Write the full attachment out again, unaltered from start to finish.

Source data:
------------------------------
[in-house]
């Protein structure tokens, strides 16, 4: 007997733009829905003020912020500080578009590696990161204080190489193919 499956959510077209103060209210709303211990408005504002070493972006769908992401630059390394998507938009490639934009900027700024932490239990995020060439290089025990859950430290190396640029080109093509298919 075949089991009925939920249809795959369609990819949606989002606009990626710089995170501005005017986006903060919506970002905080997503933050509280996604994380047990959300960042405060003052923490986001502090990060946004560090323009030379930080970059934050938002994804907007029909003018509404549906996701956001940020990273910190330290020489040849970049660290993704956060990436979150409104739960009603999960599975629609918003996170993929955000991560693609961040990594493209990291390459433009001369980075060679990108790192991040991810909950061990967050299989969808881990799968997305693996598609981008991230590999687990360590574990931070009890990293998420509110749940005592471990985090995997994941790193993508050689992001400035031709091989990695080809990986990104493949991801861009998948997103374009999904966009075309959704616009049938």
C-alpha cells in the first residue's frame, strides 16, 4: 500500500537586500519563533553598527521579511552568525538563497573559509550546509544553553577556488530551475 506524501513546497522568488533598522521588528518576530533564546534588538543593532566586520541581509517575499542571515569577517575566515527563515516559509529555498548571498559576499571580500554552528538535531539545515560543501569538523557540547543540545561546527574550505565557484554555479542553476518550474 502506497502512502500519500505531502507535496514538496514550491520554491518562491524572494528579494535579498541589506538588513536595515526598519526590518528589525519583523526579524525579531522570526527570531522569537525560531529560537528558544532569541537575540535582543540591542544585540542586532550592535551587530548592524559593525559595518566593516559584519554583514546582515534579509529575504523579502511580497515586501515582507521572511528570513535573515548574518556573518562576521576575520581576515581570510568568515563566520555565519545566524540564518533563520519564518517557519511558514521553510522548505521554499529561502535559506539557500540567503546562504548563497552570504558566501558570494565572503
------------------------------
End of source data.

[in-house]
């Protein structure tokens, strides 16, 4: 007997733009829905003020912020500080578009590696990161204080190489193919 499956959510077209103060209210709303211990408005504002070493972006769908992401630059390394998507938009490639934009900027700024932490239990995020060439290089025990859950430290190396640029080109093509298919 075949089991009925939920249809795959369609990819949606989002606009990626710089995170501005005017986006903060919506970002905080997503933050509280996604994380047990959300960042405060003052923490986001502090990060946004560090323009030379930080970059934050938002994804907007029909003018509404549906996701956001940020990273910190330290020489040849970049660290993704956060990436979150409104739960009603999960599975629609918003996170993929955000991560693609961040990594493209990291390459433009001369980075060679990108790192991040991810909950061990967050299989969808881990799968997305693996598609981008991230590999687990360590574990931070009890990293998420509110749940005592471990985090995997994941790193993508050689992001400035031709091989990695080809990986990104493949991801861009998948997103374009999904966009075309959704616009049938």
C-alpha cells in the first residue's frame, strides 16, 4: 500500500537586500519563533553598527521579511552568525538563497573559509550546509544553553577556488530551475 506524501513546497522568488533598522521588528518576530533564546534588538543593532566586520541581509517575499542571515569577517575566515527563515516559509529555498548571498559576499571580500554552528538535531539545515560543501569538523557540547543540545561546527574550505565557484554555479542553476518550474 502506497502512502500519500505531502507535496514538496514550491520554491518562491524572494528579494535579498541589506538588513536595515526598519526590518528589525519583523526579524525579531522570526527570531522569537525560531529560537528558544532569541537575540535582543540591542544585540542586532550592535551587530548592524559593525559595518566593516559584519554583514546582515534579509529575504523579502511580497515586501515582507521572511528570513535573515548574518556573518562576521576575520581576515581570510568568515563566520555565519545566524540564518533563520519564518517557519511558514521553510522548505521554499529561502535559506539557500540567503546562504548563497552570504558566501558570494565572503